11. The venous access port assembly of claim 8, further comprising:
a suture hole formed within the housing, the suture hole being vertical with respect to the flat plane of the base to form a vertical suture hole located at a central location between the first and second protuberance sides.
12. The venous access port assembly of claim 8, wherein, from the side elevation, each recess forms a semi-oval indentation.
13. The venous access port assembly of claim 8, wherein at least a portion of each side wall within each recess is oriented perpendicularly to the longitudinal axis.
14. A venous access port assembly, comprising:
a housing having a base and a distal end, a proximal end, and opposed side walls between the distal and the proximal ends of the housing;
a single septum secured to and within the housing;
a single discharge stem extending from the distal end of the housing, for connection to a catheter;
a protuberance having a shovel shape extending from the proximal end of the housing, for subcutaneously urging the portion assembly into an incision of a patient;
wherein at least a portion of an outer surface of the protuberance, the portion including a most proximal end of the protuberance and a housing section leading to each opposing side wall, is smooth, for urging the port assembly into the incision of the patient; and
a single chamber located beneath the single septum and within the housing, the single chamber in fluid communication with the single discharge stem, and needle accessible through the single septum;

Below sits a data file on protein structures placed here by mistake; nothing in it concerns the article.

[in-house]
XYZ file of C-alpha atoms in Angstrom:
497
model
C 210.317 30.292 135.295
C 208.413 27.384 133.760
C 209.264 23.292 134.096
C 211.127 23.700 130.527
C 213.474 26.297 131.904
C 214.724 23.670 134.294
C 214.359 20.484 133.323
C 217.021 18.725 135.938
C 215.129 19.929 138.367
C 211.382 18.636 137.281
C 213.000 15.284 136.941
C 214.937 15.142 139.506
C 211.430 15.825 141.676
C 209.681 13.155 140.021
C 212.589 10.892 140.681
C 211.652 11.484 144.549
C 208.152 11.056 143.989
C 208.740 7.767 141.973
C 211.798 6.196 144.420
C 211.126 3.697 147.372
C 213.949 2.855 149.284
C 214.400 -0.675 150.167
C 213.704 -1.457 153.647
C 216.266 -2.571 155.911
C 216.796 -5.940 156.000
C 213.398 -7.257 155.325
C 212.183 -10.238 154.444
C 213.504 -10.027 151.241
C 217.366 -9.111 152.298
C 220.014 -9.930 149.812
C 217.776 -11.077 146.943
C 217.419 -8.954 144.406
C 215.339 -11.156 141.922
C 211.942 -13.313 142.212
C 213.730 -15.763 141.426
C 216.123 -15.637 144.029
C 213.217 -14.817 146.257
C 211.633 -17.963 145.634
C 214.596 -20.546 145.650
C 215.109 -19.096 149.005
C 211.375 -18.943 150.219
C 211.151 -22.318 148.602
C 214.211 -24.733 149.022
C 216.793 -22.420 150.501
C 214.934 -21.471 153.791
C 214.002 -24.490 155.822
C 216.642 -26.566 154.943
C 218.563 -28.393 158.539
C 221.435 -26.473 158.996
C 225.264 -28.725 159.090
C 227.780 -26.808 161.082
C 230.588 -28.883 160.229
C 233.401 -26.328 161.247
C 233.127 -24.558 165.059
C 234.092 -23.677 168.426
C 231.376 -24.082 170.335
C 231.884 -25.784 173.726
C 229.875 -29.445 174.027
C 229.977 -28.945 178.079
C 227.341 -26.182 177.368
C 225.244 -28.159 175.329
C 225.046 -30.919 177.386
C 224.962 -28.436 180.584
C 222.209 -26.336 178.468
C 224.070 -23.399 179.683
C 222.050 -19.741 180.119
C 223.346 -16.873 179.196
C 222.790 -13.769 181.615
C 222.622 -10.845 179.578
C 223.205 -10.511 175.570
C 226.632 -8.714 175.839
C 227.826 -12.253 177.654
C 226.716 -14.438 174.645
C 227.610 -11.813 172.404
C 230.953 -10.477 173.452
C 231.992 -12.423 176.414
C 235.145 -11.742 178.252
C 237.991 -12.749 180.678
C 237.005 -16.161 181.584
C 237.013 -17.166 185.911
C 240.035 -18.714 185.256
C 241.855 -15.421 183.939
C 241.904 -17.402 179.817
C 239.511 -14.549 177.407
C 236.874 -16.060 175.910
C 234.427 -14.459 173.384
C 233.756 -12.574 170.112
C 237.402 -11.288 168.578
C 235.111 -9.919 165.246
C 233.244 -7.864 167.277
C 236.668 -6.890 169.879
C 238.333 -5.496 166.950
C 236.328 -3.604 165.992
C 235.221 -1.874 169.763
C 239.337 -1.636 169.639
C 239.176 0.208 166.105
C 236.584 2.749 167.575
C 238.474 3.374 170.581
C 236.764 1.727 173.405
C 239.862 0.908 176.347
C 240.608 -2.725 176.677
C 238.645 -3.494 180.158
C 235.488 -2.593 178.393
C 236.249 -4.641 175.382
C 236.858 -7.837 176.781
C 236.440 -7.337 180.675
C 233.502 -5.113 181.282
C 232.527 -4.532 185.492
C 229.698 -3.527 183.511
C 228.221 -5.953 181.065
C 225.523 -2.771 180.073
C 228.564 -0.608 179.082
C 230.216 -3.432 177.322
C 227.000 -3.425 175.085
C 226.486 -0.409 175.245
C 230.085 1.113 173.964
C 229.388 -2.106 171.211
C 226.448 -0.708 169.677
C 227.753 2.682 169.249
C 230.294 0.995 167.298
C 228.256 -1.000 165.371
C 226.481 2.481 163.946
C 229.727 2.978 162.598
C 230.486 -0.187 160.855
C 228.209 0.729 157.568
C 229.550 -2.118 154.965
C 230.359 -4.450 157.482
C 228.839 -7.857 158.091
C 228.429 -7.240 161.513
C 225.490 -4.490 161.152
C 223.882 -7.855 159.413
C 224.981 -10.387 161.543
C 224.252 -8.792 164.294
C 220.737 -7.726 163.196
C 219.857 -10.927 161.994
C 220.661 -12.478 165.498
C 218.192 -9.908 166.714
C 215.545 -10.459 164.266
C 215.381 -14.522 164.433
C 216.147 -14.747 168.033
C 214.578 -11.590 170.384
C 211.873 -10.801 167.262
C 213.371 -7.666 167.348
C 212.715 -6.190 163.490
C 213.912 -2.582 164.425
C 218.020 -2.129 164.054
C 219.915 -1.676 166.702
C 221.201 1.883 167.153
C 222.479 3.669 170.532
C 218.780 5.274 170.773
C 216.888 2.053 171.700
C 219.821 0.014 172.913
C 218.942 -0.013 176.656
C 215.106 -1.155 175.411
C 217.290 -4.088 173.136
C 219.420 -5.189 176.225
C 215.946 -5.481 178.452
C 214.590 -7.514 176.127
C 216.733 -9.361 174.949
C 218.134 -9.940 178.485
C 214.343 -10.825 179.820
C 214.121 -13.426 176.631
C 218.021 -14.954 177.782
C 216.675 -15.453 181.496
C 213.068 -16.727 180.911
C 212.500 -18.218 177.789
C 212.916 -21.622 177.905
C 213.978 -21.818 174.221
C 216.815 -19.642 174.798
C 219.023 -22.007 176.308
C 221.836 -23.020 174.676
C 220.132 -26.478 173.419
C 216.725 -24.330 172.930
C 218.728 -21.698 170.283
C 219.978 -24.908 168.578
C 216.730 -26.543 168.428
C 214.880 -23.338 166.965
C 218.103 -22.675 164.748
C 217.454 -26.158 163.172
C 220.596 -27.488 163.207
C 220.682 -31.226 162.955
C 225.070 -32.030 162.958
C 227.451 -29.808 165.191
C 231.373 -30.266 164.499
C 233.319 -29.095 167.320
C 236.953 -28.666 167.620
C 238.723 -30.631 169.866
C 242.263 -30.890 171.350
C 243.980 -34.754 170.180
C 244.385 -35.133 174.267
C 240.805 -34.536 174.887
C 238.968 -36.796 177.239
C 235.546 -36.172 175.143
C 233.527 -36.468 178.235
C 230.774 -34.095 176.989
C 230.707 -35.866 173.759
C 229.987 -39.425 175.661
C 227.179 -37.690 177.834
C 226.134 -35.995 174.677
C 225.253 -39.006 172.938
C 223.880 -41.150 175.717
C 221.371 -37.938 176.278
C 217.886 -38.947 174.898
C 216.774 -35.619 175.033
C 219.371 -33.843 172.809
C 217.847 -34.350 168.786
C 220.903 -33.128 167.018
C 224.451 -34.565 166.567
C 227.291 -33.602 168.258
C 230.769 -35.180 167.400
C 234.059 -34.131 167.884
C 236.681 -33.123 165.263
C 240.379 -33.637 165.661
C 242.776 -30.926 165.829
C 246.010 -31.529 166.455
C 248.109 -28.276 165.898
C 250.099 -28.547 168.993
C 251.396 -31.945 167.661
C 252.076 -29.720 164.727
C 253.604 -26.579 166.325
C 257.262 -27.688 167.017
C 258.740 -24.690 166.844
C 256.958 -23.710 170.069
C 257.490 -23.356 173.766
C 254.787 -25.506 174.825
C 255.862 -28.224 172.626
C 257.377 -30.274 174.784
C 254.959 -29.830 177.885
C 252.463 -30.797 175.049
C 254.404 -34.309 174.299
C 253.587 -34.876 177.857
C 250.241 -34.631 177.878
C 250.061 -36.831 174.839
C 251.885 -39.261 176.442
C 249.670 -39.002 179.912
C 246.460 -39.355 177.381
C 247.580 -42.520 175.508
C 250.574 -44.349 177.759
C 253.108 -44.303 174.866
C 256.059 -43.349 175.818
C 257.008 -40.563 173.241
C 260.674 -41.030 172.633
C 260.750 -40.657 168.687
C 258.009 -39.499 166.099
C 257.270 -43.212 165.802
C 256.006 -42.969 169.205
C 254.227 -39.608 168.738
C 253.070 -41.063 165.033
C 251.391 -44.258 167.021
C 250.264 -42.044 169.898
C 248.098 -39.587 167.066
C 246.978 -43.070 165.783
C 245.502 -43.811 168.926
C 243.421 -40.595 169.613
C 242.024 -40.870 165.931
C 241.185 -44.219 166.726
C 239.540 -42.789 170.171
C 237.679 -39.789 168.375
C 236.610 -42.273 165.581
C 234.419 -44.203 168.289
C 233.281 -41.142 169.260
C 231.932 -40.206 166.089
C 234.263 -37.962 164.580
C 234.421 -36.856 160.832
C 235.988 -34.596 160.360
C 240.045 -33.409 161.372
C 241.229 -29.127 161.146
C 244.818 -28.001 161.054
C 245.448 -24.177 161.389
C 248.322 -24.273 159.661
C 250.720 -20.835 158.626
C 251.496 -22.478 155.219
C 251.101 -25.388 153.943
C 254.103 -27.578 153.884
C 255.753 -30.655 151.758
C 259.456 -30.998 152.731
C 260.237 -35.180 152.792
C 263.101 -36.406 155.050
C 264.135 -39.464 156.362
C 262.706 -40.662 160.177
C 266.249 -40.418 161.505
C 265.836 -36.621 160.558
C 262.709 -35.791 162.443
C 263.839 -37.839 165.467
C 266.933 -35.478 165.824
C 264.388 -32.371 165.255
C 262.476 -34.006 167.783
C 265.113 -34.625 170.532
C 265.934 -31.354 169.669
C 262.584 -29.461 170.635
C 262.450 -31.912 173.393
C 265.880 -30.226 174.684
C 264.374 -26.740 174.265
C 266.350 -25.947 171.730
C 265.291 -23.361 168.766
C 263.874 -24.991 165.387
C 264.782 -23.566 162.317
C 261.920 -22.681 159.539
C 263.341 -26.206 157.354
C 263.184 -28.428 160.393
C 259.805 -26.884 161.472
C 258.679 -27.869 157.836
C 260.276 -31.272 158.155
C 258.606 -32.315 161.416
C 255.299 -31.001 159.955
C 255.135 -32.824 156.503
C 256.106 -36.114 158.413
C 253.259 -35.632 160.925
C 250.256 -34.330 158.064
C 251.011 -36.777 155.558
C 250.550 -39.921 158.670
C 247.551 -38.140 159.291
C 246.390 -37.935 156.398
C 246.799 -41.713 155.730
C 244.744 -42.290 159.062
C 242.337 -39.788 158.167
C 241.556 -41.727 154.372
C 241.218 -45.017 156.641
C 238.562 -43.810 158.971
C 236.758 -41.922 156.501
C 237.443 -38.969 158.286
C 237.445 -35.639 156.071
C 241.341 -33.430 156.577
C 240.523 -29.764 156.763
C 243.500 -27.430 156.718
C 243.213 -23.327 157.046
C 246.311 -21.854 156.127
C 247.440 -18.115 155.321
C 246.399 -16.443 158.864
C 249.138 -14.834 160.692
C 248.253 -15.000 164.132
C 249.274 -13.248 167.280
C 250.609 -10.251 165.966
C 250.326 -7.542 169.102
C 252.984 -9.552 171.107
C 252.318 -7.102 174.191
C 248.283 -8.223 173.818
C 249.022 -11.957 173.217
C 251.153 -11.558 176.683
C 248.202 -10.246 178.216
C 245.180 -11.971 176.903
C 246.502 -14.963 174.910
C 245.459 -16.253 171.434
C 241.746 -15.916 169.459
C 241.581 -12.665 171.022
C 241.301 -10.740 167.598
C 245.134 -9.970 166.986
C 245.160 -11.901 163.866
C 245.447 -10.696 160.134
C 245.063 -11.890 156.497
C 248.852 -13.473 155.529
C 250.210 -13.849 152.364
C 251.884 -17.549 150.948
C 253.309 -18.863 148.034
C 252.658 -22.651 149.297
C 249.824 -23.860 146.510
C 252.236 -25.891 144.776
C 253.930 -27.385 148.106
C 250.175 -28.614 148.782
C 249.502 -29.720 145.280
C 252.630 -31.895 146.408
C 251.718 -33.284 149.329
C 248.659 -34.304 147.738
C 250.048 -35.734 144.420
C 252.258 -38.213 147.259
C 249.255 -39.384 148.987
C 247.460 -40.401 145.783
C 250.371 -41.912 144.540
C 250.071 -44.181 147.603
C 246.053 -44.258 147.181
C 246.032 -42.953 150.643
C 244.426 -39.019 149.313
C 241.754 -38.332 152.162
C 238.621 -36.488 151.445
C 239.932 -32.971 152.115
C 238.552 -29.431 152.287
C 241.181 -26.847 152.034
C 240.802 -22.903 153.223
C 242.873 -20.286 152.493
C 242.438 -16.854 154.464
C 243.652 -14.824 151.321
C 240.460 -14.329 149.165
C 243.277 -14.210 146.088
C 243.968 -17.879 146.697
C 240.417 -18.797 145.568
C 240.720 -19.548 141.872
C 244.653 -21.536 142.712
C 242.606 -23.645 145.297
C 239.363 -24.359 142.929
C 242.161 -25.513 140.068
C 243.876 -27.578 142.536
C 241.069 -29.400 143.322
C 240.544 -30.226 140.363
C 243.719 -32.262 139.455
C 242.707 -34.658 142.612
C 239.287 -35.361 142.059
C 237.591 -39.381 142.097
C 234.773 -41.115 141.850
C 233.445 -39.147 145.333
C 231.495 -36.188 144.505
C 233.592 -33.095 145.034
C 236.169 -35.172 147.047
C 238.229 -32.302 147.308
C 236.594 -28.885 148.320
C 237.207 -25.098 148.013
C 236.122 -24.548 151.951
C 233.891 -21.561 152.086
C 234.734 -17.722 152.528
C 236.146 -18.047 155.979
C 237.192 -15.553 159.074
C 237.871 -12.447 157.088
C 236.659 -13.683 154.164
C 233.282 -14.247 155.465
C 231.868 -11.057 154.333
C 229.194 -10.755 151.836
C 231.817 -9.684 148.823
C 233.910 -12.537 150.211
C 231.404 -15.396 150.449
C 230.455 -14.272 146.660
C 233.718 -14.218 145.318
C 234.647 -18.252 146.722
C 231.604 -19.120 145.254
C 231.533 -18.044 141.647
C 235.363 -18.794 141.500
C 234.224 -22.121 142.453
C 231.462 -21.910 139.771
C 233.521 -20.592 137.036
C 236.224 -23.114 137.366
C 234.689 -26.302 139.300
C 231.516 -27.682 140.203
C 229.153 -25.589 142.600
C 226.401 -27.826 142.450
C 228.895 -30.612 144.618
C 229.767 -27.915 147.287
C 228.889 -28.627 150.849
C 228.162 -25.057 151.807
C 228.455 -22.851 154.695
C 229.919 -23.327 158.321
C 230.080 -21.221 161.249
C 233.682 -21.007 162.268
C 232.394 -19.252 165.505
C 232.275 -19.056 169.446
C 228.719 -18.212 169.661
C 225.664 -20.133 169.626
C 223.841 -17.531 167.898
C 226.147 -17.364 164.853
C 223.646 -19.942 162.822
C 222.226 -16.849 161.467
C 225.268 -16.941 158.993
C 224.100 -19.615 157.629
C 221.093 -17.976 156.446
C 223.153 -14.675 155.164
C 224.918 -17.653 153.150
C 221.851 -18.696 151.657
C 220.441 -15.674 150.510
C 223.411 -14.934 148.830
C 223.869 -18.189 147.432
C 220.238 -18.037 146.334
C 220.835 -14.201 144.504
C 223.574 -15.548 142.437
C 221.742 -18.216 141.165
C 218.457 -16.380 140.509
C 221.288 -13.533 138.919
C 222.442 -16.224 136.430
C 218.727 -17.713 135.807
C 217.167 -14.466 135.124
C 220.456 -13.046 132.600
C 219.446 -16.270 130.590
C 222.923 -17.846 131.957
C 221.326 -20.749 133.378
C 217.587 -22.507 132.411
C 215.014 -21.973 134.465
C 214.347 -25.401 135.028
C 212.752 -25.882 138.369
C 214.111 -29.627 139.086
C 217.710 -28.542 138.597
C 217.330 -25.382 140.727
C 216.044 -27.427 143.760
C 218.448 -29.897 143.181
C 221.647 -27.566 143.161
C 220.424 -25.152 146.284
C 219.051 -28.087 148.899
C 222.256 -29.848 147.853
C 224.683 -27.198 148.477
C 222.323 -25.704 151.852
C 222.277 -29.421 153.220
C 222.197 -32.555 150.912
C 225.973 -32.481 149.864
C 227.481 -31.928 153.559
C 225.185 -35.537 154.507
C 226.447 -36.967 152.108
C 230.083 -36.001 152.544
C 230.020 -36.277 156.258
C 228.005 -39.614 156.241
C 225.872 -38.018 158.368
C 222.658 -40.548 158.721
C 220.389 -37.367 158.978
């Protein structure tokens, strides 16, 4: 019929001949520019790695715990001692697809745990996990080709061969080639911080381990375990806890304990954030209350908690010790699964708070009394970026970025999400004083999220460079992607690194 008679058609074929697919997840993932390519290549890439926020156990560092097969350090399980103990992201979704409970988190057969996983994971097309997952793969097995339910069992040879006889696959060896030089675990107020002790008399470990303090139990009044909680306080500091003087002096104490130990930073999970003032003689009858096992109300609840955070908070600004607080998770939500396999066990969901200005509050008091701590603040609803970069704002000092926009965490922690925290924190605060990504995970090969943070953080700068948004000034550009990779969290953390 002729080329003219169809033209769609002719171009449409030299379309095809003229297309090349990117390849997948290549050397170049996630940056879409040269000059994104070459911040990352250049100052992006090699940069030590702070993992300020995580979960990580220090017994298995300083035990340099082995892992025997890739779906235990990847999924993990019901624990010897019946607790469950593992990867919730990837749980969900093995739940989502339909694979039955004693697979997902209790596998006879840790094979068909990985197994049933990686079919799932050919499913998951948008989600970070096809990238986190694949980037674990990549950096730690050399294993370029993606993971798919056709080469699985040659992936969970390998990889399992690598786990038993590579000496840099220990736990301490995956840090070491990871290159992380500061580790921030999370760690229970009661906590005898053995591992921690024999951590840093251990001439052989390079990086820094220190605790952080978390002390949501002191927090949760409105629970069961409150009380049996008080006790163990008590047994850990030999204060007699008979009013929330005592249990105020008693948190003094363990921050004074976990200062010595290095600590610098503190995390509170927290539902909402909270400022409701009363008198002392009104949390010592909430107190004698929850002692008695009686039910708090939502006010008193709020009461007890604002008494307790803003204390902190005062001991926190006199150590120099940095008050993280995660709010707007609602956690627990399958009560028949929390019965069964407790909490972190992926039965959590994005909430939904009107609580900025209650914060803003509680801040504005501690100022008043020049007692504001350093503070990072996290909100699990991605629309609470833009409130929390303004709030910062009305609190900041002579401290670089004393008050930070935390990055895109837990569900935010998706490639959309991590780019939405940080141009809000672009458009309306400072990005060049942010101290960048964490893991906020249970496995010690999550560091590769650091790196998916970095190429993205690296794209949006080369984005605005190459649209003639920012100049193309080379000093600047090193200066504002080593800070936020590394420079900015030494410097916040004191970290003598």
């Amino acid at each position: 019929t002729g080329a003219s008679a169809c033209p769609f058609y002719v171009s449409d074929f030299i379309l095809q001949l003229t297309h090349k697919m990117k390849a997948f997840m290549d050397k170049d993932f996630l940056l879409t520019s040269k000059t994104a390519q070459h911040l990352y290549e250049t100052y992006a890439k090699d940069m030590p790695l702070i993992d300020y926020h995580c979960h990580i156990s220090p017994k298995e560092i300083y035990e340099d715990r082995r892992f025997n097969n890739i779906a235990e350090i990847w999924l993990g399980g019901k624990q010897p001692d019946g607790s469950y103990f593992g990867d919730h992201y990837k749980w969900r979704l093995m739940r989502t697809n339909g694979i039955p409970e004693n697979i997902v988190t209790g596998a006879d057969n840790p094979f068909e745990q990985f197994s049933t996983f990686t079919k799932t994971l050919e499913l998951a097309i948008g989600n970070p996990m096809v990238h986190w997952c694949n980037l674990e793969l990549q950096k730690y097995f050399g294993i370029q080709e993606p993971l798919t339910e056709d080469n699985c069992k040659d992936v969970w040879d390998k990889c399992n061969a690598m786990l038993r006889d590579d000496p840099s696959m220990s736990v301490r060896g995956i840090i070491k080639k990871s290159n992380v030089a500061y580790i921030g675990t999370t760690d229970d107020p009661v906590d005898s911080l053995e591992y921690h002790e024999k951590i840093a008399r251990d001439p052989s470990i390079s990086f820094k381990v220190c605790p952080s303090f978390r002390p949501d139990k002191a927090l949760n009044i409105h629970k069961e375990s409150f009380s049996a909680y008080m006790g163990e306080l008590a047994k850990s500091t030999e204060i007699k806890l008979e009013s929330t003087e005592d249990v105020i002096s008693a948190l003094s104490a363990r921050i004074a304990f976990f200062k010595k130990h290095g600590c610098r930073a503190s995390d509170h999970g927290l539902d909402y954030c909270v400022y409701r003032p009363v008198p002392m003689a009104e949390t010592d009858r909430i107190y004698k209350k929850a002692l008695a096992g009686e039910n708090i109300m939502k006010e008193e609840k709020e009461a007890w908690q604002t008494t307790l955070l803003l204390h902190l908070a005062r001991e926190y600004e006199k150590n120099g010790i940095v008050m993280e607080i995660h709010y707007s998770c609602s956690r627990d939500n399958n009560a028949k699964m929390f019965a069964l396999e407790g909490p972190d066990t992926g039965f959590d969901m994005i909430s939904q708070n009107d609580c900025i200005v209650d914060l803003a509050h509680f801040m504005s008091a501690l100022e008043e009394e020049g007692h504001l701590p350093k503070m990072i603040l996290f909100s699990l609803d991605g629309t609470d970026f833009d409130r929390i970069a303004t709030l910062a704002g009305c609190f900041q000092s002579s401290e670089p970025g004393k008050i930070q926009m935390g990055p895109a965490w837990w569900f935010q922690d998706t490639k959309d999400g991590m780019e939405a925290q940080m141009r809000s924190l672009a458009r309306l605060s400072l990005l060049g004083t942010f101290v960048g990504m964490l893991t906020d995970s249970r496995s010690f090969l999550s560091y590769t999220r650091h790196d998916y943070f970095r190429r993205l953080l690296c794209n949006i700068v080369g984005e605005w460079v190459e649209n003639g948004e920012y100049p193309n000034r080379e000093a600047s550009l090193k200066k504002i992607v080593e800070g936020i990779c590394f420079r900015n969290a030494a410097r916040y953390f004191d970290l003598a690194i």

wherein;
the discharge stem defines a longitudinal axis of and through the port assembly;
from a top view, the port assembly is symmetrical about the longitudinal axis;
the protuberance further comprising a rounded tip leading to a sloped top, the sloped top extending from the rounded tip,
wherein:
from a side view both the rounded tip and the sloped top extend upward from a flat base of the housing so as to exhibit a concave shape;
from a top view a transition from the rounded tip to the sloped top on each side of the port assembly exhibits a concave shape; and
transitions from the rounded tip to the sloped top and from the rounded tip to the sides of the port assembly are smooth;
an interface between the flat base and any portion of the protuberance is continuous;
from the top view, each side wall defines a single recess of concave curvature, each recess defining an outermost perimeter of the housing, wherein a curved plane defined by each recess has an apex that is perpendicular to a flat geometric plane of the base and each recess includes a perimeter edge; and